The humble T-shirt feels like it has always been with us. It’s the star of many a submarine movie, oil and sweat-stained has aided and abetted everyone onscreen from the late James Dean to Bruce Willis (and also looked good on the female form too.) But avoiding cries of sexism and with the weather now getting more summer-like, let’s meander back to the beginnings of this taken for granted item that has become such a familiar tool to rich and poor alike and blurred the lines of fashion for both of the aforementioned.
The origins of the T-shirt are comparatively modern, having been standard kit developed by the U.S. Navy in 1913 to provide hygienic moisture-absorbing relief for working navy personnel of all ranks. The actual name originates from the appearance of the item as it’s laid out horizontally on a surface for cleaning or folding and with space beneath bunks for stowing gear becoming a premium on ships of the line, it firmly became a favourite item of clothing that could be easily washed and dried even after a dip in the saltiest of seas.
Throughout the 1940’s the T-shirts notoriety spread through the services with troops bartering and paying cash to the indigenous populations of the warmer climbs for these cooling garments often copied and locally manufactured that would help enlisted personnel preserve uniforms and give them something casual to wear whenever furlough permitted. The comfort and sheer durability of the garment coupled with the cost of cheap cotton at home and abroad meant the T-shirt soon caught on as a less scratchy substitute to the full denim shirt and quickly became a general-purpose practical garment of choice when teamed with overalls or work jeans especially among men returning from war.
The role of the T-Shirt in movies was a style young post-war adolescents aspired to emulate such greats as Marlon Brando in the 1953 classic “The Wild One”. This lead to young kids emulating their savvy older brothers and sisters by wearing white or coloured T-shirts and thus a unisex symbol of urban rebellion was born! This has stood the test of time ever since with successive generations of rock idols and their band roadies enforcing this statement.
Let’s take a look at the styles of T-shirts we came to know and love and probably our grandparents hated:
The Plain White T-Shirt
The original and best, widely emulated in quality and quantity worldwide and a sartorial bridge between rich and poor alike. As much of a mainstay to military and non-military personnel as its ever been and being cotton a positive boon in warmer climbs being generally easy to replace, dispose of and serve as everything from a towel to an oily rag. The unisex garment of choice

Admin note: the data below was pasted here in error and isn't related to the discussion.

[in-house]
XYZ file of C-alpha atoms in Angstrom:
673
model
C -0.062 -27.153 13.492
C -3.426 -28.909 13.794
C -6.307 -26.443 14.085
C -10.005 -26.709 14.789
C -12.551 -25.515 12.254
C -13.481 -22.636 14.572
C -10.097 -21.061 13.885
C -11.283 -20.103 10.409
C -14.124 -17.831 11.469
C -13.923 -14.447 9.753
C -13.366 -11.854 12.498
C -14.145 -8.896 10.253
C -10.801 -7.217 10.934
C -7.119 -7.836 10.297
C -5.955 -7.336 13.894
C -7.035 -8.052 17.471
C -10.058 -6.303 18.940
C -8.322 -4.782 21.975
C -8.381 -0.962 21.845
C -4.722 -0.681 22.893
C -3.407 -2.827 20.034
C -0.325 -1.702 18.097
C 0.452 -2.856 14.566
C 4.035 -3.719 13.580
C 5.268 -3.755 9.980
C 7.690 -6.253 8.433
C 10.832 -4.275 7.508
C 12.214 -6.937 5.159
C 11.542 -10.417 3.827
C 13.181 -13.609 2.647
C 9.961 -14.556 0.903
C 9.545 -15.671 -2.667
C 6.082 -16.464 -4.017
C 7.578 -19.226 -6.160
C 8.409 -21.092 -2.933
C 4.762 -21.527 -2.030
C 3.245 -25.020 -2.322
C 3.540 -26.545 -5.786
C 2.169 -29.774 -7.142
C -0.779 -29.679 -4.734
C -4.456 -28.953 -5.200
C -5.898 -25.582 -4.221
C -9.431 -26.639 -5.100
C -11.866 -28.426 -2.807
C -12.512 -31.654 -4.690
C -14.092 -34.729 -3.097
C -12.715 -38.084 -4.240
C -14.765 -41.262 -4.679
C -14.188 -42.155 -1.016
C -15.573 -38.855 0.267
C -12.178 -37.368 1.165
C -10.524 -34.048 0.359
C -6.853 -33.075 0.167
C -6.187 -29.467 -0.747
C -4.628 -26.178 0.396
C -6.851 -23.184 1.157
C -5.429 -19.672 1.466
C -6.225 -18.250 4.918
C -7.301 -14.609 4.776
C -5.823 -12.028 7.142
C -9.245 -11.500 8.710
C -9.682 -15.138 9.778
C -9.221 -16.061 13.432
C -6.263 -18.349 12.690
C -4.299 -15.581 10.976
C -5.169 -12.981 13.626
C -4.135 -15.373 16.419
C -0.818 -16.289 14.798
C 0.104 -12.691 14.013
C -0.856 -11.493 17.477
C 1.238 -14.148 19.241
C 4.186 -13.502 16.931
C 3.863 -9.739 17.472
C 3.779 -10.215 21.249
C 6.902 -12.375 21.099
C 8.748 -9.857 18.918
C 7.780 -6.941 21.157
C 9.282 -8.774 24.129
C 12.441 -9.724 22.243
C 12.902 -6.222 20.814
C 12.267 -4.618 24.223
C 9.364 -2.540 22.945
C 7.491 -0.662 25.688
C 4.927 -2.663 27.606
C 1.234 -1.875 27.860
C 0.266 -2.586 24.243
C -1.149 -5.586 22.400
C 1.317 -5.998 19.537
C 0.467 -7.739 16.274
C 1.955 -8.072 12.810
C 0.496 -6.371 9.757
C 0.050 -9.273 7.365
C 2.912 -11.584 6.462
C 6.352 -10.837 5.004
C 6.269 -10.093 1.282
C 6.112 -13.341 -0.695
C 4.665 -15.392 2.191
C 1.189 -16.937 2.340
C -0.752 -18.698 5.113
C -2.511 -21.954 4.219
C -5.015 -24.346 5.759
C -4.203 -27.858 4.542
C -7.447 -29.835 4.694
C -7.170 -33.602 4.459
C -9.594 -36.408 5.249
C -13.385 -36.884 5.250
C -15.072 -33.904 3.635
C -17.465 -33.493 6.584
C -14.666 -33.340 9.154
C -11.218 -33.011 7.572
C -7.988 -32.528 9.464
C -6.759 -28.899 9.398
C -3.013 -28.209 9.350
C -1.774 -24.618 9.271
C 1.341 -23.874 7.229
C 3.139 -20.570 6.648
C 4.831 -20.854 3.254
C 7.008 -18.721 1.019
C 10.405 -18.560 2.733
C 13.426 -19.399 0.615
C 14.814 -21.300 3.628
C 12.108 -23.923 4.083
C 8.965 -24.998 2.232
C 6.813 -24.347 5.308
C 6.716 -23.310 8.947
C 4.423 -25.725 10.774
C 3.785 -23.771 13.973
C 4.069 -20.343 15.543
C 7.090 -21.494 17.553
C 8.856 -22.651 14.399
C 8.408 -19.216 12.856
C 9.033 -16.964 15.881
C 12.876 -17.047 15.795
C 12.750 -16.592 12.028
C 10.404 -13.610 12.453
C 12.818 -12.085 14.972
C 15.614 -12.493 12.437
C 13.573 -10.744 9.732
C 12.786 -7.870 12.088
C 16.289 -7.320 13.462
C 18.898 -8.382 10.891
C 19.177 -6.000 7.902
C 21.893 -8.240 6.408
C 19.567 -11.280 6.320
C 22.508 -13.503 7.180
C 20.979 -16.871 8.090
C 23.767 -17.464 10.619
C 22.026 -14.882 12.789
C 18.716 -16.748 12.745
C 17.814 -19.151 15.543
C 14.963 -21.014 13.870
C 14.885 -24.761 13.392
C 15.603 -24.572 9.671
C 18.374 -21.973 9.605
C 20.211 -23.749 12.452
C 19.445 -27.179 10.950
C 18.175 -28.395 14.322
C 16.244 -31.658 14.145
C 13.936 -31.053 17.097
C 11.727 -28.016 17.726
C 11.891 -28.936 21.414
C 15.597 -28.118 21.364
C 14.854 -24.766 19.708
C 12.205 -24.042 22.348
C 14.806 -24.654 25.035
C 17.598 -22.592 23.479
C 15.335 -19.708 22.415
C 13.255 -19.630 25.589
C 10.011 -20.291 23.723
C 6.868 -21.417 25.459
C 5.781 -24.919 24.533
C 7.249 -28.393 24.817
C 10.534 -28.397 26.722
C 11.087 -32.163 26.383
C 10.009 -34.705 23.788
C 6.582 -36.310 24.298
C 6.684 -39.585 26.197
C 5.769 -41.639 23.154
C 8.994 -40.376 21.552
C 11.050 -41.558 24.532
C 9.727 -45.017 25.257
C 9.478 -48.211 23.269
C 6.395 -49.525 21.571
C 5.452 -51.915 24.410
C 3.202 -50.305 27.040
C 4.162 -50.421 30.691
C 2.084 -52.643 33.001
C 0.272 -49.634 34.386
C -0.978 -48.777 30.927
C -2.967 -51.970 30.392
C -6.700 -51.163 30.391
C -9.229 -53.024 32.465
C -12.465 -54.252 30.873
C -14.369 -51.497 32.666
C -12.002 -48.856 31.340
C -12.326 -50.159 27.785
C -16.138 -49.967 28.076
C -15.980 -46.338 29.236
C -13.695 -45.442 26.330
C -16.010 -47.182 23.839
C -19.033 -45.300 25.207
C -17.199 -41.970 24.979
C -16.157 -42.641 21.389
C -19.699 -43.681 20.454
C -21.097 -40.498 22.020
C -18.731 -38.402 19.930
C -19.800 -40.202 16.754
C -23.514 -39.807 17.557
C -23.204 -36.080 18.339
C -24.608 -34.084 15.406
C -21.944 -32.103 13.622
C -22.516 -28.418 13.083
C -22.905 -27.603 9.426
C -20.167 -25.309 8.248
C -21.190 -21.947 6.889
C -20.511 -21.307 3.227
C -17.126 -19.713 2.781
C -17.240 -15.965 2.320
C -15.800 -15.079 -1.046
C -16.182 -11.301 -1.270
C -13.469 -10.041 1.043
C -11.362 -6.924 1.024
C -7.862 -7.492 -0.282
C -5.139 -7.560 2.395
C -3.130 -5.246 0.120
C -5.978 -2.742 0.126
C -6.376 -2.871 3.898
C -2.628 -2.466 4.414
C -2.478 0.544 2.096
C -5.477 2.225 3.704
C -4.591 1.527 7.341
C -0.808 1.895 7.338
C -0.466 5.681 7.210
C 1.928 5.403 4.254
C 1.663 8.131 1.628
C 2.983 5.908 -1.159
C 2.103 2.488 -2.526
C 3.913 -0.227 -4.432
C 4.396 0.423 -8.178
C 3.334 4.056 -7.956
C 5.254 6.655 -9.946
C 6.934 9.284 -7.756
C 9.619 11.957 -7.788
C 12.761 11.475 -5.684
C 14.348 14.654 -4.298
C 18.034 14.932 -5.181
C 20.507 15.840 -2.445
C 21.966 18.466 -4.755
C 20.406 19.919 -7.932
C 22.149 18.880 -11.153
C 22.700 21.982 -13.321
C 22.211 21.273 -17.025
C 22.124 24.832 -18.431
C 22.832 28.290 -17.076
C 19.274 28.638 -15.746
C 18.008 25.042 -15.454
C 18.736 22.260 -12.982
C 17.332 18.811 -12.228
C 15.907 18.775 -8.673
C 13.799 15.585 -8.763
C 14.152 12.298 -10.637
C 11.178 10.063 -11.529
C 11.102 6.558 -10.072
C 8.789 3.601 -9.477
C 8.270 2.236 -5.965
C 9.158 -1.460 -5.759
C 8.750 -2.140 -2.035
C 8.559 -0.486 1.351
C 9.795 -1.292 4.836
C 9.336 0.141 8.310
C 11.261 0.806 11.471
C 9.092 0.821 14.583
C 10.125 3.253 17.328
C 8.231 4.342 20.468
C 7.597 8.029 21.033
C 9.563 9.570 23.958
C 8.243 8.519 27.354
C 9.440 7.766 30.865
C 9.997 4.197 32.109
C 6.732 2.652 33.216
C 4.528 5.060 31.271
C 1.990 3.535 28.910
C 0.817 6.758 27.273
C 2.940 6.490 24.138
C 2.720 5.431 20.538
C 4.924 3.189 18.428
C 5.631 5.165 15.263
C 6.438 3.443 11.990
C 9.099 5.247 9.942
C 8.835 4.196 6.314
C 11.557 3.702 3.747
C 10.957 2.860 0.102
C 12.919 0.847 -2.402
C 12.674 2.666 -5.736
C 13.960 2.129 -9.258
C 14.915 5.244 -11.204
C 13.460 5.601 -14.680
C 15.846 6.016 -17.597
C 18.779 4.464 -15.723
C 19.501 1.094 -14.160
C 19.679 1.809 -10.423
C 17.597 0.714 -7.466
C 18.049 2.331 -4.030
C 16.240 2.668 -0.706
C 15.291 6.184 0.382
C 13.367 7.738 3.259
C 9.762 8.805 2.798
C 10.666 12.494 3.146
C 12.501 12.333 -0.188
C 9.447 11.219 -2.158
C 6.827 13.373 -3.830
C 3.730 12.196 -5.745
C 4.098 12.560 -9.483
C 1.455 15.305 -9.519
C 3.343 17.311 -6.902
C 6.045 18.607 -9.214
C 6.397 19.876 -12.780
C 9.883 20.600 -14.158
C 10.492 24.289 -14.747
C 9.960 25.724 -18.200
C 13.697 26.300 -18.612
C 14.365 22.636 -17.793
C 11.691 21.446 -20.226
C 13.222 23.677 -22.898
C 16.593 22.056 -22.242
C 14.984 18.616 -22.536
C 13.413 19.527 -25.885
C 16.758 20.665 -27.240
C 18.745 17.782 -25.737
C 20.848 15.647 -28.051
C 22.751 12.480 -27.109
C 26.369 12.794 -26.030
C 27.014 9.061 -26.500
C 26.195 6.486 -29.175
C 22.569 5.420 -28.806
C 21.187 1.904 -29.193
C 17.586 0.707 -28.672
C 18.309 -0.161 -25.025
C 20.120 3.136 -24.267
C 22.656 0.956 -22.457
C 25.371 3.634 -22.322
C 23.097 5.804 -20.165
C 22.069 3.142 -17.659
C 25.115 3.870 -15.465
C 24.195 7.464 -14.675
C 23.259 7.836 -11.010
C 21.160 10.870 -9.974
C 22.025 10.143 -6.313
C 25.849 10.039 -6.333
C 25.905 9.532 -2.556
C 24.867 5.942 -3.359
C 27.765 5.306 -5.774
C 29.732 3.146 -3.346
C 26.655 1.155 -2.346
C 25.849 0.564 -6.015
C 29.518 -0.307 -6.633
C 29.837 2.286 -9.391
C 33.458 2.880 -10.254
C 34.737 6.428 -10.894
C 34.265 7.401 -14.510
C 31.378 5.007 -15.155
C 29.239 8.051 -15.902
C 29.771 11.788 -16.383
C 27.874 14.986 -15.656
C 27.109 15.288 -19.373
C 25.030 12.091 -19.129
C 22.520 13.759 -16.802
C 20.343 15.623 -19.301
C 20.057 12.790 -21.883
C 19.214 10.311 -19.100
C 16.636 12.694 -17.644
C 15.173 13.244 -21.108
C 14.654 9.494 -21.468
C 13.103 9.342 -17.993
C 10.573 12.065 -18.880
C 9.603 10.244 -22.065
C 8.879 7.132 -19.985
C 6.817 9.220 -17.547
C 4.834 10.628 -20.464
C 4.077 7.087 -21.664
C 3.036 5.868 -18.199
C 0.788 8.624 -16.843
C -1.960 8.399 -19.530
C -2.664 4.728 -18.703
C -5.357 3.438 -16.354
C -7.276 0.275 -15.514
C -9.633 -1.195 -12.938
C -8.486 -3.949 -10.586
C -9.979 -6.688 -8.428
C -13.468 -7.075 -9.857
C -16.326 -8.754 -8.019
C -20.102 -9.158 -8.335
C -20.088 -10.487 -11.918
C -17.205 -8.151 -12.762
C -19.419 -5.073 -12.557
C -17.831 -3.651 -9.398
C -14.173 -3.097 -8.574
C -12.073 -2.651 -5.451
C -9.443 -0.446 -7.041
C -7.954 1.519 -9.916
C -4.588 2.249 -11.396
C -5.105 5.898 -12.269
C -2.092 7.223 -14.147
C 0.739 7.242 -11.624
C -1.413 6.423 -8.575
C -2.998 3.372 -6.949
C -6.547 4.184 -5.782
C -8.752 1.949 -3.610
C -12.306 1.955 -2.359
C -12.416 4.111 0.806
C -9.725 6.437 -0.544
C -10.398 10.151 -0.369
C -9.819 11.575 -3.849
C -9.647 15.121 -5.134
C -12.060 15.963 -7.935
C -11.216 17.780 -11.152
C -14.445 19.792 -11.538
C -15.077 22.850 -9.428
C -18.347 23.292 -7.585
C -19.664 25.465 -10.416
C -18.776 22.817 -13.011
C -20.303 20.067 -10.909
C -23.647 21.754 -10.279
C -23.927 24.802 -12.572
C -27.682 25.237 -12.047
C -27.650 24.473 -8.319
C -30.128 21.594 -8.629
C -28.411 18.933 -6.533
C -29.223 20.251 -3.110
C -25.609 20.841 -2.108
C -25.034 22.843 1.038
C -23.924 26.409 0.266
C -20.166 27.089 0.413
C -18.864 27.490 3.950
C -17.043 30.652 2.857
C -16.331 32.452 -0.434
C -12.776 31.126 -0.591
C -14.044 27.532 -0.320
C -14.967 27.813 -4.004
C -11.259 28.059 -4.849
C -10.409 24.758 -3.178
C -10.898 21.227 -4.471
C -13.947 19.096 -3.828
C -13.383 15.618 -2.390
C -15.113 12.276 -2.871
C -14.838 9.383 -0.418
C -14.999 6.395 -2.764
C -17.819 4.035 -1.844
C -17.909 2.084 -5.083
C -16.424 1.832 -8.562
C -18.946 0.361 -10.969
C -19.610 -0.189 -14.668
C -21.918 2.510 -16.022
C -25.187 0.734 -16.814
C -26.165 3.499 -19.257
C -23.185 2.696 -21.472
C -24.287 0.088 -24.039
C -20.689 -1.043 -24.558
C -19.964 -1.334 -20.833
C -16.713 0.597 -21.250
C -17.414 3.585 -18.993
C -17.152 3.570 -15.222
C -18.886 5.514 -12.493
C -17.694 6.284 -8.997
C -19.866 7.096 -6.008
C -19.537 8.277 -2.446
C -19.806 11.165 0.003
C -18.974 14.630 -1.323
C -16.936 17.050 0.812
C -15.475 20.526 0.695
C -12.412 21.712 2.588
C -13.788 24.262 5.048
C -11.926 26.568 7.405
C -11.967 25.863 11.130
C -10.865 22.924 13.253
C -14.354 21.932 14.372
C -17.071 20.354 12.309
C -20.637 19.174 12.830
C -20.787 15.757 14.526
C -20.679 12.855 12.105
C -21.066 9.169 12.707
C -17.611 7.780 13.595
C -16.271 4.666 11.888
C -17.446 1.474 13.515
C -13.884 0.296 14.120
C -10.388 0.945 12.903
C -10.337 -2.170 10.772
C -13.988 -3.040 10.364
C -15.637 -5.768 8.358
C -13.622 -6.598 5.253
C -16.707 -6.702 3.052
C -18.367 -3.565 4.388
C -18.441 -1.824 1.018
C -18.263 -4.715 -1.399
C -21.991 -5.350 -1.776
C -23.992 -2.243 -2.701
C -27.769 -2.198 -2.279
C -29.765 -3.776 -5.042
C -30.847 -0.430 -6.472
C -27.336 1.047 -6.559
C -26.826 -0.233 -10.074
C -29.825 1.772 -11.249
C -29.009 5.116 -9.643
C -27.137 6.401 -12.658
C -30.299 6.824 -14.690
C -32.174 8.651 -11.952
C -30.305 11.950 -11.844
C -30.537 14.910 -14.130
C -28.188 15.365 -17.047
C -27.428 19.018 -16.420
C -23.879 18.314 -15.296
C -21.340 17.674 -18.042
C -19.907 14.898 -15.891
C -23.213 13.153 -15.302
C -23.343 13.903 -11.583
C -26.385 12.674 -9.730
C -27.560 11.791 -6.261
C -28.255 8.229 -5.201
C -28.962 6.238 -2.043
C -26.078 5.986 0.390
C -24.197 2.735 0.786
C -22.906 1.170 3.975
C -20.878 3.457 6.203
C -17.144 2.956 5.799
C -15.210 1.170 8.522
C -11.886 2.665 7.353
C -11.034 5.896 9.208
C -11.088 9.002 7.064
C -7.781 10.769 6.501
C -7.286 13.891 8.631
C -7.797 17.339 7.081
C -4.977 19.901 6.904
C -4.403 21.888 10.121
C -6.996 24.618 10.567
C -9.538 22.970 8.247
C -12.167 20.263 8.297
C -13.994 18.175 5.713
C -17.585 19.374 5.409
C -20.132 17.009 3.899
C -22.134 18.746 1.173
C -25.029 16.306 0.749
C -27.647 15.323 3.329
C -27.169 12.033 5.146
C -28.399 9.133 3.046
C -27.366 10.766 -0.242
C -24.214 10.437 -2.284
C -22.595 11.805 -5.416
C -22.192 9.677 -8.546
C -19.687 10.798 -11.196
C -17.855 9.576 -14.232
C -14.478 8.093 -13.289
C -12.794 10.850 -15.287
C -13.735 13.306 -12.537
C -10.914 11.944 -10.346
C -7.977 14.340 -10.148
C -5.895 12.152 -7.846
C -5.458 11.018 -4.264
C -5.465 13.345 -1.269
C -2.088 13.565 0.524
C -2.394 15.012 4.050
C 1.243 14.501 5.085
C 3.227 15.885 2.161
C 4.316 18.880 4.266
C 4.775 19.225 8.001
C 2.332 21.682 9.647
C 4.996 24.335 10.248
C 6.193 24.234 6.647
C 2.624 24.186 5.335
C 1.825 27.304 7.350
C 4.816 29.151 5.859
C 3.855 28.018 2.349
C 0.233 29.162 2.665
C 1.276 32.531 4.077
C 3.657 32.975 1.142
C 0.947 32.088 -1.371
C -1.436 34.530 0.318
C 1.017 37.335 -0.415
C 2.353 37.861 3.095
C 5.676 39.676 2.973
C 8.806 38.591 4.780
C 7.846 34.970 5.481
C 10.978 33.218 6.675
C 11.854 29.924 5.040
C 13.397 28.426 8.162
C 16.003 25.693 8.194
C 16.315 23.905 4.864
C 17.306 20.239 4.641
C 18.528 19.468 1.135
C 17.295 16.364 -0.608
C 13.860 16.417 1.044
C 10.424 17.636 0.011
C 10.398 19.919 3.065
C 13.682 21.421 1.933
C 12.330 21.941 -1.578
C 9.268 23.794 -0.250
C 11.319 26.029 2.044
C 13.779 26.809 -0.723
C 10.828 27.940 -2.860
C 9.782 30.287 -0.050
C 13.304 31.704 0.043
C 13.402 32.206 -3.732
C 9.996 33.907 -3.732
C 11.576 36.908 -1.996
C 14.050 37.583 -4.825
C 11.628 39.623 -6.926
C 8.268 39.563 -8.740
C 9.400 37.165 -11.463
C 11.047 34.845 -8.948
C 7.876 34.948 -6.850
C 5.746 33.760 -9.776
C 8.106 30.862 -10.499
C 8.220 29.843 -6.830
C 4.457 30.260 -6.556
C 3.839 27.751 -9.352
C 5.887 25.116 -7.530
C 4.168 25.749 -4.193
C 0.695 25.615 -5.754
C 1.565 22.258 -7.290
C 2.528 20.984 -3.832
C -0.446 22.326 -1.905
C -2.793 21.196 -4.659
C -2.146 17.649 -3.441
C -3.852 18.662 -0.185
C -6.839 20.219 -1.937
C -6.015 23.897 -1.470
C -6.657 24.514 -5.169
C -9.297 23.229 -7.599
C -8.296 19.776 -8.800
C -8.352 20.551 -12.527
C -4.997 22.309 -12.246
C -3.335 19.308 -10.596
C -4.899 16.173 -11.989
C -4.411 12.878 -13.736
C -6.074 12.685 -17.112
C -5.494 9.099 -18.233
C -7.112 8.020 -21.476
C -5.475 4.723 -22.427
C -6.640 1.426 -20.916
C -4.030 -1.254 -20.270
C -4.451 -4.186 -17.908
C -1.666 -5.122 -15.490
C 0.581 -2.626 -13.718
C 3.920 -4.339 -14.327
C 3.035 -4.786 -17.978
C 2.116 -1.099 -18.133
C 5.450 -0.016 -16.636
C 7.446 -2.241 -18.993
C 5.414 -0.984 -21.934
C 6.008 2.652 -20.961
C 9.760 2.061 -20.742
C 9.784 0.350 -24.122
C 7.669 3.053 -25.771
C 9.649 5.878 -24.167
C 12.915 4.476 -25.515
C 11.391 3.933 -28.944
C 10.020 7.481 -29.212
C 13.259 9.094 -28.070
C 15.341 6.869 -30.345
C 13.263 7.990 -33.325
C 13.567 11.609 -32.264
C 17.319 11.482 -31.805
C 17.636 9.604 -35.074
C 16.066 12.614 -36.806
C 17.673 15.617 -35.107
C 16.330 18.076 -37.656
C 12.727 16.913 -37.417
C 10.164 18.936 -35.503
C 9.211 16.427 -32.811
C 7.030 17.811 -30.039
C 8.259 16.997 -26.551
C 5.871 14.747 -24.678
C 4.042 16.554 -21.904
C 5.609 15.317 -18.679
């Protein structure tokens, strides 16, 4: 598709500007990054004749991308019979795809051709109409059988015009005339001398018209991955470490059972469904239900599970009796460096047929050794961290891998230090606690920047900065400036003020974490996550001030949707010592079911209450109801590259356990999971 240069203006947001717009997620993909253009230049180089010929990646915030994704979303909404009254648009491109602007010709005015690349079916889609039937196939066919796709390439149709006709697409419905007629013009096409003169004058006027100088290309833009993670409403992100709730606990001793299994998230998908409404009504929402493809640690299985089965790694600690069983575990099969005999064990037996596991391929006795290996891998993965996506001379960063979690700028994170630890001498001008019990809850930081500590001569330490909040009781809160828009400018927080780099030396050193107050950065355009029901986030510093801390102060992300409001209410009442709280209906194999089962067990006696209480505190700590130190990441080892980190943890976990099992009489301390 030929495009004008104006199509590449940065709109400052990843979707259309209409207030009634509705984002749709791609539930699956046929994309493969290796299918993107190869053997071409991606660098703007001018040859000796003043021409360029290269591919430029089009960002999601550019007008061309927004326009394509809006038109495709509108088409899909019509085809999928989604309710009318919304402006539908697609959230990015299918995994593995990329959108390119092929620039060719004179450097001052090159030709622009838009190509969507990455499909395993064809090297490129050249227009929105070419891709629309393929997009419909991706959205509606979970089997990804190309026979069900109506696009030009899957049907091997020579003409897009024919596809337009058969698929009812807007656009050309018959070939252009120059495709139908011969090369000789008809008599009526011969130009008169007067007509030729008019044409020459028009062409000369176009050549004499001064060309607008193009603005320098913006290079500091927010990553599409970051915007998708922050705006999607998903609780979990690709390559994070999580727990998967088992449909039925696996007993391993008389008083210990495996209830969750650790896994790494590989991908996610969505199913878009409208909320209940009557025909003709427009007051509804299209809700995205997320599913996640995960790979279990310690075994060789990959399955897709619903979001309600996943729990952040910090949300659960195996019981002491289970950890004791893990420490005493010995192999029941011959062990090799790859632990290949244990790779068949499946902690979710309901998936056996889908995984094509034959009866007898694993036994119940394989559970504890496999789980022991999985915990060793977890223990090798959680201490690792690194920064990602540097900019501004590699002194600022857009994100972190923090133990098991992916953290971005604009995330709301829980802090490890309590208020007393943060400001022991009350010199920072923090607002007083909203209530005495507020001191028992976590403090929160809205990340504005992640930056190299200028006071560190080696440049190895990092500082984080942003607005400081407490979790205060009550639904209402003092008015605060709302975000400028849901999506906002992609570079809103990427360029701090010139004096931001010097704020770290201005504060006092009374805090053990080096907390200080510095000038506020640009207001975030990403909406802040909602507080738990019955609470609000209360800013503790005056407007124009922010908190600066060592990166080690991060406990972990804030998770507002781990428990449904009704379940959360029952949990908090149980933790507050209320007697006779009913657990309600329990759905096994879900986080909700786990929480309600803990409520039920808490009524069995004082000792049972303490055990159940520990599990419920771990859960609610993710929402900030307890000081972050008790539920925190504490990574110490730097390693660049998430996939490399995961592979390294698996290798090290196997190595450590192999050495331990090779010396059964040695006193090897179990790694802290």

The Striped T-Shirt
Again a non-modern classic having origins in the 27th March 1858 Act of France which introduced navy and white striped knitted shirts to seamen. These evolved to lighter garments for the warmer climes of Brittany waters, the striking horizontal colours making it easy to see sailors lost or shipwrecked at sea. It was referenced by Coco Chanel and adopted by the beat generation forcing its way into the mainstream and becoming the garment we (and John Paul Gaultier) know and love today.
The Graphic-Print T-Shirt
The shirt that thanks to the screen printing business became the launch platform of a thousand politicians and wannabe rock bands. Beloved as a publicity cause item and cheap to produce they sold and continue to sell in droves emblazoning even the most sunken chest with every slogan and image imaginable! Think Mick Jagger’s red lips on classic black Tee.
The Sleeveless T-Shirt
This is definitely one to sort the men out from the boys and much loved by the gym obsessive across the land. Totally unisex it has become a firm European favourite from beach to trendy bar. Just don’t let anyone wearing one kick sand in your face unless they’re buying you a drink afterwards. Another style that’s prone to slogan and graphics fatigue but can be matched well with light and cooling layers in sunnier climbs.
The Raglan T-Shirt
Love it or hate its design there’s no getting away from the history of this beloved sloppy joe garment. Particularly associated with the sweat-absorbing sport of baseball it is named after 1st. Baron Raglan who lost his arm during the battle of Waterloo and needed a casual garment quickly tailored to offer protection to the injury. The design spread far and wide particularly with emigration from Europe to America in the 19th century.